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In young bilingual children, 2 languages develop simultaneously but independently 

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Erika Hoff, Ph.D., lead author of the study, a psychology professor in FAU’s Charles E. Schmidt College of Science, and director of the Language Development Lab.

A new study of Spanish-English bilingual children by researchers at Florida Atlantic University published in the journal Developmental Science finds that when children learn two languages from birth each language proceeds on its own independent course, at a rate that reflects the quality of the children’s exposure to each language.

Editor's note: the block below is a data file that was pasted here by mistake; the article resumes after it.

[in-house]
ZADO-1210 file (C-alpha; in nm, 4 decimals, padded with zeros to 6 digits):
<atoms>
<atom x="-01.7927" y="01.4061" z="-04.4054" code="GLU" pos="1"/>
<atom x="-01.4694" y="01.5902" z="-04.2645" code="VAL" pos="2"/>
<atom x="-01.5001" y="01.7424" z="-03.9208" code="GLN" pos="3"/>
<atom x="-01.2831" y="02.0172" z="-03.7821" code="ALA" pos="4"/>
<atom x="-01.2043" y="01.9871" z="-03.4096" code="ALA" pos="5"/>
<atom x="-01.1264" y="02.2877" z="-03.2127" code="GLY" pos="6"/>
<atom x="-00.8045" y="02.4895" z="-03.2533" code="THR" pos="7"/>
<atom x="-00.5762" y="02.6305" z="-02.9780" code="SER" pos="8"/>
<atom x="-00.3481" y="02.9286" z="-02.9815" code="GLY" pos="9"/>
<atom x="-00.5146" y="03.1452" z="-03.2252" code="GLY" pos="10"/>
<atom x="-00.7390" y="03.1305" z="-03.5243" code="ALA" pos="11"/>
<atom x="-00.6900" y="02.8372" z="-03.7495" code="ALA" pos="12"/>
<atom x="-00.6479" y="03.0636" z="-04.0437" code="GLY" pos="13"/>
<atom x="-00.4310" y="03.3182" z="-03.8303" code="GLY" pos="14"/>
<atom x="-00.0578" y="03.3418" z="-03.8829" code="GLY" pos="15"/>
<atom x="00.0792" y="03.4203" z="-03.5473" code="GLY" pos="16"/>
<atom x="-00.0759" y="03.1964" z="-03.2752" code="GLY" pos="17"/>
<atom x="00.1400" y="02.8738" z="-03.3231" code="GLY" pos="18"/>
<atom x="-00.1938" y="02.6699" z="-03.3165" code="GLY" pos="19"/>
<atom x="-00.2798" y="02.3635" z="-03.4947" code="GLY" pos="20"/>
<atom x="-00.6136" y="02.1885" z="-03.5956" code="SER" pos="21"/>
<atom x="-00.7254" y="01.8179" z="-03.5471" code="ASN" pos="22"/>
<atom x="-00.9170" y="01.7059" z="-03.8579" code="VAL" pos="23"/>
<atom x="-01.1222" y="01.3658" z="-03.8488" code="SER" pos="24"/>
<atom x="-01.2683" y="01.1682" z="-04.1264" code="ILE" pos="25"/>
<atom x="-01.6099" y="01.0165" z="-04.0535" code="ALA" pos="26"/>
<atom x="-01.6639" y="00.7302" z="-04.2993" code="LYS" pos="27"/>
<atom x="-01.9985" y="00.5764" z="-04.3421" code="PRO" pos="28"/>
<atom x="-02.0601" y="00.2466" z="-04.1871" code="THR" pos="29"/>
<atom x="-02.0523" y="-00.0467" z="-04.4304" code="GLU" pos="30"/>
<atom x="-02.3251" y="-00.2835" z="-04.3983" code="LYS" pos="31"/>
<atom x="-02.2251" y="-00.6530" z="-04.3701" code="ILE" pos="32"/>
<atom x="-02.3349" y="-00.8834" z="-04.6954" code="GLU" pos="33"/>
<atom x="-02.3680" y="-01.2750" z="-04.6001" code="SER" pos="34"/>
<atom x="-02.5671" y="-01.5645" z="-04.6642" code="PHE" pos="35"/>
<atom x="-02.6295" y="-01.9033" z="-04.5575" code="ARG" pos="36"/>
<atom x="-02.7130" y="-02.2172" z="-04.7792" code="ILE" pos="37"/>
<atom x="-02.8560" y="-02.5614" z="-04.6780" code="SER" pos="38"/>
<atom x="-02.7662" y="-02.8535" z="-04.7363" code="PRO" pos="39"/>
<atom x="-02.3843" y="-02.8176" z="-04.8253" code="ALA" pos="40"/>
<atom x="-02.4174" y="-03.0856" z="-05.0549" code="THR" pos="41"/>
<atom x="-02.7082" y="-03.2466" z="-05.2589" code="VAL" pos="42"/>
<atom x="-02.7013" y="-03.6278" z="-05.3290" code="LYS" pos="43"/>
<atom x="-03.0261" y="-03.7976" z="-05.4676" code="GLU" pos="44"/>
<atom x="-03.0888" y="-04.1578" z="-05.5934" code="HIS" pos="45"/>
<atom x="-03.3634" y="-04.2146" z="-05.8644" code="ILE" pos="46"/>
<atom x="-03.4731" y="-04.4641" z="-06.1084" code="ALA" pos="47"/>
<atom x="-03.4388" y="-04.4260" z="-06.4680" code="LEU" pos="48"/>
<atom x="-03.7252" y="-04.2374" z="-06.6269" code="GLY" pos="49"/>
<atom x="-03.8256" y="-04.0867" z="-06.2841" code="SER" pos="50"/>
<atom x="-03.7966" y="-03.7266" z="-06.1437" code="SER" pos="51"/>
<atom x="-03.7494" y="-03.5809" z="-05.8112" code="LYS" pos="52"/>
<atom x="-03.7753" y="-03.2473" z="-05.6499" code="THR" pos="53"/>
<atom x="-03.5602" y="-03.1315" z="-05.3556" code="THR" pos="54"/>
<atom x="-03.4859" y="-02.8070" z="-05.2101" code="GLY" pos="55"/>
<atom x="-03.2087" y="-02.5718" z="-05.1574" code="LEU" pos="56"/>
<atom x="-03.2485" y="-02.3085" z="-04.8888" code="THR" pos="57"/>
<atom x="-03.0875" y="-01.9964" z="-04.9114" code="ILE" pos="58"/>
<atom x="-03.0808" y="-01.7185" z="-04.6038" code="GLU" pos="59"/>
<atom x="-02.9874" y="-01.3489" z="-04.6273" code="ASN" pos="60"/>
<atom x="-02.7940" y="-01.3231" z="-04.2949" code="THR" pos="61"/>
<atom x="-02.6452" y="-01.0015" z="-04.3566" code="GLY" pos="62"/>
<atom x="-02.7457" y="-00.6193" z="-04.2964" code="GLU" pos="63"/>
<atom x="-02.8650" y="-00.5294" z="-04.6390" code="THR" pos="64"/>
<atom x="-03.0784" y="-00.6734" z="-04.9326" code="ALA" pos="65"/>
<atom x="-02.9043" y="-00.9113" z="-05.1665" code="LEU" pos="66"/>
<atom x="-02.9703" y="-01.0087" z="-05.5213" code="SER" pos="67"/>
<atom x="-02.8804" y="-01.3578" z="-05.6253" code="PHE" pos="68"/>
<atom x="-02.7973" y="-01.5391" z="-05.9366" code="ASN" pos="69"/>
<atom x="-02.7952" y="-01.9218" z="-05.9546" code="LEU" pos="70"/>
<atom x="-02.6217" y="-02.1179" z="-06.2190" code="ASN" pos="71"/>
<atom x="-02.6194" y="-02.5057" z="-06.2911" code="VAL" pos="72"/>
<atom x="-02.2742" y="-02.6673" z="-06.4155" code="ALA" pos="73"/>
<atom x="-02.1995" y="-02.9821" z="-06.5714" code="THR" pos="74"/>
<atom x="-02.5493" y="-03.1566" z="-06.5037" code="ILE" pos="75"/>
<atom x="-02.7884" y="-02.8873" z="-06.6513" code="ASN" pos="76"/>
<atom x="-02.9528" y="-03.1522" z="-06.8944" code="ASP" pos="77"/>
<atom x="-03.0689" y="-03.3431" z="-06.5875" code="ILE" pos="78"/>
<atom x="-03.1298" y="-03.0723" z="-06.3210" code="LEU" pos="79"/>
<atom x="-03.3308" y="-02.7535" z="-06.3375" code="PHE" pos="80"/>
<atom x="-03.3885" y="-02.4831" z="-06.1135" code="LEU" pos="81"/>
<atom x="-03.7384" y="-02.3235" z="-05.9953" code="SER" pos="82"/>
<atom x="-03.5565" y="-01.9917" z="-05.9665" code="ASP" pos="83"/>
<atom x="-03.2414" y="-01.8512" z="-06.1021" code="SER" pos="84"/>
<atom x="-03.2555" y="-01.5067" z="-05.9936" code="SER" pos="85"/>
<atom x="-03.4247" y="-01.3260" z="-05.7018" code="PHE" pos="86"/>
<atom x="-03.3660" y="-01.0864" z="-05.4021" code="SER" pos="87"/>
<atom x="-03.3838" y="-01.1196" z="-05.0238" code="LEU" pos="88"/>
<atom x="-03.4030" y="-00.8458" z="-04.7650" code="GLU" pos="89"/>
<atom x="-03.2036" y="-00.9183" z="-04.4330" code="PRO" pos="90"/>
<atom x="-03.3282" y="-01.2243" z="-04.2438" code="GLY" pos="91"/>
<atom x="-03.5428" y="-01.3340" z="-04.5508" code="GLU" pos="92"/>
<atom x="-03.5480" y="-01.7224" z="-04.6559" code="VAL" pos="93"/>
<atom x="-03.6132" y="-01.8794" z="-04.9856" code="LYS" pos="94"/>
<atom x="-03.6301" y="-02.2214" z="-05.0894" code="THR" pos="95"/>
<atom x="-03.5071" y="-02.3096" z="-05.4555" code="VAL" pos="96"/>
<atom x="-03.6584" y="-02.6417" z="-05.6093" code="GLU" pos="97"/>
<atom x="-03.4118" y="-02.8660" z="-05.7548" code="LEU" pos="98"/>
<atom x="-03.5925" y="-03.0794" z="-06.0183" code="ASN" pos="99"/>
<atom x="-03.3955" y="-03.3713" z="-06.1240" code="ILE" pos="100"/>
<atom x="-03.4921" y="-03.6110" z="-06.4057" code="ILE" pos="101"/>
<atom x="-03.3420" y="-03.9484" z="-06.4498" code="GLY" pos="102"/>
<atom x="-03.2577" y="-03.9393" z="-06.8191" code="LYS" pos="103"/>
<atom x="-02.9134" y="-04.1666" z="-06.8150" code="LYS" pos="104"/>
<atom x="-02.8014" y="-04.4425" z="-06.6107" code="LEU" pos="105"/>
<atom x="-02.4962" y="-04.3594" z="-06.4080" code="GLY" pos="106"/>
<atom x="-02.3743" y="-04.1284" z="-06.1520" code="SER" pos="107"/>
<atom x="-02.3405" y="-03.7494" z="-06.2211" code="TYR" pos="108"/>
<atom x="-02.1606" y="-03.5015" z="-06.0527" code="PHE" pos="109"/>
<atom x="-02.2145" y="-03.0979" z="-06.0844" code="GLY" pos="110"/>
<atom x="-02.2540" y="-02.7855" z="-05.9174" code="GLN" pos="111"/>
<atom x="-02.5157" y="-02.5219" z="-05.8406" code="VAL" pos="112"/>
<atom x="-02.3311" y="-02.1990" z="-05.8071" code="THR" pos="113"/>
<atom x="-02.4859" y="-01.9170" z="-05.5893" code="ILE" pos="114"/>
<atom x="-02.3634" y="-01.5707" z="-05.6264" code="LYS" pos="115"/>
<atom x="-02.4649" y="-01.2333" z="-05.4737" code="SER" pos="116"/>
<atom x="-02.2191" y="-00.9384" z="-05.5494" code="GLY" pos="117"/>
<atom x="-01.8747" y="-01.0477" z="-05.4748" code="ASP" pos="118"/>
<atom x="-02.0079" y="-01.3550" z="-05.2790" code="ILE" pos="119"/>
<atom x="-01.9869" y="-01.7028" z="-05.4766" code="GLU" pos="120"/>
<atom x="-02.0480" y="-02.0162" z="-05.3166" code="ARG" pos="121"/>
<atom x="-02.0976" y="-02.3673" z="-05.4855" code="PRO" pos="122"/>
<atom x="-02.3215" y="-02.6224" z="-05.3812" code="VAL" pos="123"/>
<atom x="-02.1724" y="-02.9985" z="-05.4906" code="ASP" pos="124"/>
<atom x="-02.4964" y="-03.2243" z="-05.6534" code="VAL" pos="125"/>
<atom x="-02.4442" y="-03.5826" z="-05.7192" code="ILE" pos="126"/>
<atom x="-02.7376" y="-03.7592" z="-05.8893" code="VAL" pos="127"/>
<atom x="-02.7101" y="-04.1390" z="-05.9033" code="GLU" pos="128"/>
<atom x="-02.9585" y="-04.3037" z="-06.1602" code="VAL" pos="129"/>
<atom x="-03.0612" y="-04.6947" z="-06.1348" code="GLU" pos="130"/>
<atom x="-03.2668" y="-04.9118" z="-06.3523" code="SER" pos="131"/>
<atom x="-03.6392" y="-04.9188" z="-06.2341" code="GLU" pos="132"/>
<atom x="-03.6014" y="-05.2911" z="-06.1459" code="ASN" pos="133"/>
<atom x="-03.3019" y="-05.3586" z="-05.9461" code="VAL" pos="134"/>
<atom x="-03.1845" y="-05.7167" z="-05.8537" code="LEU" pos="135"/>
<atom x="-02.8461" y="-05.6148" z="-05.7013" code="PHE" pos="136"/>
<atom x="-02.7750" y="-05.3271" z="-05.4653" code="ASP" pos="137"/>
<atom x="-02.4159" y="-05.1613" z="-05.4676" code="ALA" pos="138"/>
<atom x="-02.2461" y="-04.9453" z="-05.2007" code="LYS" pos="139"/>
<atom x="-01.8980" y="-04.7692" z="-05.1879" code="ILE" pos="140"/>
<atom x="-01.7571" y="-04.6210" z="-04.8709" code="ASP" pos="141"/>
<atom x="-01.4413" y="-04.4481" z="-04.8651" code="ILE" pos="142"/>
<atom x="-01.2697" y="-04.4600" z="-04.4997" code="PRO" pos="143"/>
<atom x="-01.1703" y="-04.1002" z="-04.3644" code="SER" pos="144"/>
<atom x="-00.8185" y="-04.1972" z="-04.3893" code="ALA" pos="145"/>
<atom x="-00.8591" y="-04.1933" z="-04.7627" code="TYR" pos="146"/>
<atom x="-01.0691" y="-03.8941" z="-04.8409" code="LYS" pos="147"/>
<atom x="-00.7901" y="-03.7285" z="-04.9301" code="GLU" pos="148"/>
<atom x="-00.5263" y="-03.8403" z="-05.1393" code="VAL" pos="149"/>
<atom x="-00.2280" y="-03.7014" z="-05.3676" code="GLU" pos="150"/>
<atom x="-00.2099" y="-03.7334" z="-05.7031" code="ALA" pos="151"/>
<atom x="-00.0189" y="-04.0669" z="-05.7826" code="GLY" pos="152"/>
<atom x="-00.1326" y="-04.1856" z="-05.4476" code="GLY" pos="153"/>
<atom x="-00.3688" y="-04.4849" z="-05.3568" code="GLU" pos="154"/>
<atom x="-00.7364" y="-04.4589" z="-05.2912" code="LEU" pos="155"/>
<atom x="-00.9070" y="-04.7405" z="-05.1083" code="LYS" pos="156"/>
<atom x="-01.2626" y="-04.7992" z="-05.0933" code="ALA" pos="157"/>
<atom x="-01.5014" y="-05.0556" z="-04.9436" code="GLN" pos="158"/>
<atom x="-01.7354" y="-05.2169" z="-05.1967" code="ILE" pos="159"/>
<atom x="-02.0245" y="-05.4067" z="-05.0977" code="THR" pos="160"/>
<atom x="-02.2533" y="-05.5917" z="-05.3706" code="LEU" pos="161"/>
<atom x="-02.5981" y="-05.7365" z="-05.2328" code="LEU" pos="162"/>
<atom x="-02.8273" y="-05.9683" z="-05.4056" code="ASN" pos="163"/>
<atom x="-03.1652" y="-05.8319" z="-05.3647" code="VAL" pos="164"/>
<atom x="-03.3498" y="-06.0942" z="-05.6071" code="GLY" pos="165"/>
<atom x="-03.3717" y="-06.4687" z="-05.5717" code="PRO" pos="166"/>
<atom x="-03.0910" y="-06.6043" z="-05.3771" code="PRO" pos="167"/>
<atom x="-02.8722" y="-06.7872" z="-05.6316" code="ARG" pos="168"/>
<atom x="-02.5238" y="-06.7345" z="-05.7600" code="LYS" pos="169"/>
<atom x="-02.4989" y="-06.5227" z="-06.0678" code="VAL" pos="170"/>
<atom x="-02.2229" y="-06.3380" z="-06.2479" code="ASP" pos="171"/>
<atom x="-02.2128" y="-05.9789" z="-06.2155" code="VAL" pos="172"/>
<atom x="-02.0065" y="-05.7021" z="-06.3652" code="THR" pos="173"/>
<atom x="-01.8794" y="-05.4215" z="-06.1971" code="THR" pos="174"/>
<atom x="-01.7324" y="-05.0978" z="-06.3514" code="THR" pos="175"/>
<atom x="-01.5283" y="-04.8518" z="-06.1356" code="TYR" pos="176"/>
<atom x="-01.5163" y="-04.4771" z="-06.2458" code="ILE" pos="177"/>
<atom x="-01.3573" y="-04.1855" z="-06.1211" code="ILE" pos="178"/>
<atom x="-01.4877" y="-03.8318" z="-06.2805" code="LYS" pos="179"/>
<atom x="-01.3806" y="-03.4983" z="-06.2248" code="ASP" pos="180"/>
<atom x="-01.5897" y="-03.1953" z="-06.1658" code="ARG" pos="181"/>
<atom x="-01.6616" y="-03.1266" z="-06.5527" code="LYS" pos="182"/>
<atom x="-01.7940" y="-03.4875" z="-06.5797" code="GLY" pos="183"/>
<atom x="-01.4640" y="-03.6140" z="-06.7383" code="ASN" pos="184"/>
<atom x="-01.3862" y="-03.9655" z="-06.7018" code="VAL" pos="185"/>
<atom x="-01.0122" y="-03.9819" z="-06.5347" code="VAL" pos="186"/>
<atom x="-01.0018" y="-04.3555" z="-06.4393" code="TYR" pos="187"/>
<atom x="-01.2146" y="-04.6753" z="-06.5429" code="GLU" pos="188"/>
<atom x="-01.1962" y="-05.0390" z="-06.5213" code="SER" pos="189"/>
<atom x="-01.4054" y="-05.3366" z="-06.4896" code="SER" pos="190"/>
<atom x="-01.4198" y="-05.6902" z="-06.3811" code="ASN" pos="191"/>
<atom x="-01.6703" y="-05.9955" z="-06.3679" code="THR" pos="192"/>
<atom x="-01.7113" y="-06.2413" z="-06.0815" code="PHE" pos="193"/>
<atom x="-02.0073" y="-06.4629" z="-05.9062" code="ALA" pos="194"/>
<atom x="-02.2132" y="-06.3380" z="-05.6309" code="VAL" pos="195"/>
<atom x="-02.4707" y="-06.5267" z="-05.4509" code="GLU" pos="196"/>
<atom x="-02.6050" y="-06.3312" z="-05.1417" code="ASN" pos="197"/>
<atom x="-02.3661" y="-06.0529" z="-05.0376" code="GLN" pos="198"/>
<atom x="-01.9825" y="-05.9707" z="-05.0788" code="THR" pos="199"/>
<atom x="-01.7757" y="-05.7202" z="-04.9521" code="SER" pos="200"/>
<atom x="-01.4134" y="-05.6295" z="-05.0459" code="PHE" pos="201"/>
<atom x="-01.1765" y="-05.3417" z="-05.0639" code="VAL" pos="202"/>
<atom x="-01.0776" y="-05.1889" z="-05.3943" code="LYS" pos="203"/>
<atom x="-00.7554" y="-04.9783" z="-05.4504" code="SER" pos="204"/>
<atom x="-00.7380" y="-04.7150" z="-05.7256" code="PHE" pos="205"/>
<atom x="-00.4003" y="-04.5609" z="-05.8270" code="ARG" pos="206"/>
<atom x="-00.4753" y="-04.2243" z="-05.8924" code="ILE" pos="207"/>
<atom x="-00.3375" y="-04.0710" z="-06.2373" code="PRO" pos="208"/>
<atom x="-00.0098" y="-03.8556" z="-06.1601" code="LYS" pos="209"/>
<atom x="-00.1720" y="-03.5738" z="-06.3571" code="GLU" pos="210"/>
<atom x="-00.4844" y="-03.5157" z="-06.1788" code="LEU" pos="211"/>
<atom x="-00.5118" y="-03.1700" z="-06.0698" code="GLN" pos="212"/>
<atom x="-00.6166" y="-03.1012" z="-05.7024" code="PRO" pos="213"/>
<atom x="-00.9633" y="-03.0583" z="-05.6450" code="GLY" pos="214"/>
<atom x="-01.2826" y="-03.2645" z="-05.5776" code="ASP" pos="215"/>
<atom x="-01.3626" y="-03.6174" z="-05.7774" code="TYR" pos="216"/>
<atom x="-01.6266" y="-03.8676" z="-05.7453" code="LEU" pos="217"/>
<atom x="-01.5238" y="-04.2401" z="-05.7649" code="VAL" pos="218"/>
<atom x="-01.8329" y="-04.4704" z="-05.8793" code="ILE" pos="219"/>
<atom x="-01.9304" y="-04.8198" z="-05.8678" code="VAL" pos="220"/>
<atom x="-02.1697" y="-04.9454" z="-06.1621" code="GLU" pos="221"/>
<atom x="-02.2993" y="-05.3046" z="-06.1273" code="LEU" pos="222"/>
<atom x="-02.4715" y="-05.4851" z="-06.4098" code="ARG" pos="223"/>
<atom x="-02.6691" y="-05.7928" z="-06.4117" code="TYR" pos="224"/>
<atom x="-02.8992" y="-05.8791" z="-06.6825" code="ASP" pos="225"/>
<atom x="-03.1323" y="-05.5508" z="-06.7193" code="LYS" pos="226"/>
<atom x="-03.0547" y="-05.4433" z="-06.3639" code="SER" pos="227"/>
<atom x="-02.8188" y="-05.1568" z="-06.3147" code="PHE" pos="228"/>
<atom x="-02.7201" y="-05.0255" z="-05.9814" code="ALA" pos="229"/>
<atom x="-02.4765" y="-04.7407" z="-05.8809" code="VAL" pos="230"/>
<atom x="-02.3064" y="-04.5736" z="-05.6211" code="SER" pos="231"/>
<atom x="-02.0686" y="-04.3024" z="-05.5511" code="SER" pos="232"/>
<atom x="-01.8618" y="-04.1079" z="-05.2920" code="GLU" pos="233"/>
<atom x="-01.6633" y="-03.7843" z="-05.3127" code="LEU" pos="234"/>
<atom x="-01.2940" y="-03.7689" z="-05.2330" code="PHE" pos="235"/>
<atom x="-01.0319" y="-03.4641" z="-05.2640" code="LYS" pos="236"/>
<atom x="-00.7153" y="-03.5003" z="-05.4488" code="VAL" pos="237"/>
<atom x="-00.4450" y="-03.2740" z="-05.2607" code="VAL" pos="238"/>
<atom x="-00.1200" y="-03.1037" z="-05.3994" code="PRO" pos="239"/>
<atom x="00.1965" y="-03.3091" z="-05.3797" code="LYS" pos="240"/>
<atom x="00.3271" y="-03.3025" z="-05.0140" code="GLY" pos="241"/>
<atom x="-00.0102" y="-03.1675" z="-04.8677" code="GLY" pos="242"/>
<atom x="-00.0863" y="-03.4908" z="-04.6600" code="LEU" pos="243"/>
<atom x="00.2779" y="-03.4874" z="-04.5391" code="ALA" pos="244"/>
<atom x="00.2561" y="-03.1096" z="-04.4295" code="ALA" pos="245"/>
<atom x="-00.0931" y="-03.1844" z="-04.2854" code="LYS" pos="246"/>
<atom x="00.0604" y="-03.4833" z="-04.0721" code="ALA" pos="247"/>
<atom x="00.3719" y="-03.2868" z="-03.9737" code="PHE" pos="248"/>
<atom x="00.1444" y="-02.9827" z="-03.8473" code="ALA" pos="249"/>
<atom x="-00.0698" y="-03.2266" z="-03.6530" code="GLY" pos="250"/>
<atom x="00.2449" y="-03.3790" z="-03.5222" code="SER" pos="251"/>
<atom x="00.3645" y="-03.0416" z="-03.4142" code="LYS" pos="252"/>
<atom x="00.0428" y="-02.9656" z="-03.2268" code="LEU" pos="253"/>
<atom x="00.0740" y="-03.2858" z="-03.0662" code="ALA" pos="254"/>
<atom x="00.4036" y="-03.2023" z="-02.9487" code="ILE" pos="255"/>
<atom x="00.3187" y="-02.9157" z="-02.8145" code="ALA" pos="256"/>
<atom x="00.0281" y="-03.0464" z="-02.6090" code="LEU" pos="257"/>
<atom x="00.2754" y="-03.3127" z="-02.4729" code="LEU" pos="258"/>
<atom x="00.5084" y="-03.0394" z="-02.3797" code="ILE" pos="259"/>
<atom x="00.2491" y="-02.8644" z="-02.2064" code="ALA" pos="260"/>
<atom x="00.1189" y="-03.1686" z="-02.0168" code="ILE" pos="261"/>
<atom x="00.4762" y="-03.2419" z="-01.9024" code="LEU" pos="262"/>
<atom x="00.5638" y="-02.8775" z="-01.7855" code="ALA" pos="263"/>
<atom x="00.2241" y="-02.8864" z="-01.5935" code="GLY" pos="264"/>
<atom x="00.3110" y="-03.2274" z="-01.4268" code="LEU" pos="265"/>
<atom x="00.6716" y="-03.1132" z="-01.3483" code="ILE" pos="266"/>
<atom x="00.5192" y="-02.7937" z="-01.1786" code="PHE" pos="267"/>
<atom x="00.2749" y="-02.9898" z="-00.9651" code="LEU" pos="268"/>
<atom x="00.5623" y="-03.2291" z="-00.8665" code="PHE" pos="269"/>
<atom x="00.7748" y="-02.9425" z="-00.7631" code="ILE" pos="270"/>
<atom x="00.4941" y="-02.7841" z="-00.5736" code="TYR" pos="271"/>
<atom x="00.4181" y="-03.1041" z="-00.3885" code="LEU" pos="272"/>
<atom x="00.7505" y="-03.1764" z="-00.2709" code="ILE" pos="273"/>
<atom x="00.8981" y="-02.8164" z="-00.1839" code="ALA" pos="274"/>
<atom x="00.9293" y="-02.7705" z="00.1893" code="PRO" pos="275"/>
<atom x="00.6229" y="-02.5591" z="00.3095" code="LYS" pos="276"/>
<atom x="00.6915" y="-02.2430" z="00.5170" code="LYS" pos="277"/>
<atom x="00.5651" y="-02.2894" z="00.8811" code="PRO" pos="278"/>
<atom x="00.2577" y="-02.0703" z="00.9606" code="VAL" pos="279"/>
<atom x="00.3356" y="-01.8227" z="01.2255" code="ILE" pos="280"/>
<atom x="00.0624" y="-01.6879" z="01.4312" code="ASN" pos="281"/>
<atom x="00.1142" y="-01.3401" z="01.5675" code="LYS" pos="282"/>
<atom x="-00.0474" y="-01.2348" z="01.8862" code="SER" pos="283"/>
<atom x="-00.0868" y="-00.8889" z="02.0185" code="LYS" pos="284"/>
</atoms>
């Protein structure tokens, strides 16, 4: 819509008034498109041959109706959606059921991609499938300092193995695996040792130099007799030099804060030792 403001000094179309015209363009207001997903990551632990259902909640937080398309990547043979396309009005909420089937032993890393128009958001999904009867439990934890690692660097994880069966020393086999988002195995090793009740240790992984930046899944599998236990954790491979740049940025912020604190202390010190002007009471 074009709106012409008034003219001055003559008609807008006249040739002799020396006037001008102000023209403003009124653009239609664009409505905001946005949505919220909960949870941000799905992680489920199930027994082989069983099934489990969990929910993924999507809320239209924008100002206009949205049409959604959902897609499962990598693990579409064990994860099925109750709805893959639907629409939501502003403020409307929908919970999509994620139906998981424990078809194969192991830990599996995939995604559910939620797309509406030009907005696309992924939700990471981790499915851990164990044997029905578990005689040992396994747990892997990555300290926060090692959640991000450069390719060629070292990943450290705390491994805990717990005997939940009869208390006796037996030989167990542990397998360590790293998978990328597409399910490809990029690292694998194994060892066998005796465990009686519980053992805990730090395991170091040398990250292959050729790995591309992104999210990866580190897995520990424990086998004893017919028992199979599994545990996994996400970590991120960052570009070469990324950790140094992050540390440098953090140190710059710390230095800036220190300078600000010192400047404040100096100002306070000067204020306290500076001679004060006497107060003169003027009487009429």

In addition, the study finds that Spanish skills become vulnerable as children’s English skills develop, but English is not vulnerable to being taken over by Spanish. In their longitudinal data, the researchers found evidence that as the children developed stronger skills in English, their rates of Spanish growth declined. Spanish skills did not cause English growth to slow, so it’s not a matter of necessary trade-offs between two languages.

You can view the full article at the link below.

Source: In young bilingual children 2 languages develop simultaneously but independently | EurekAlert! Science News

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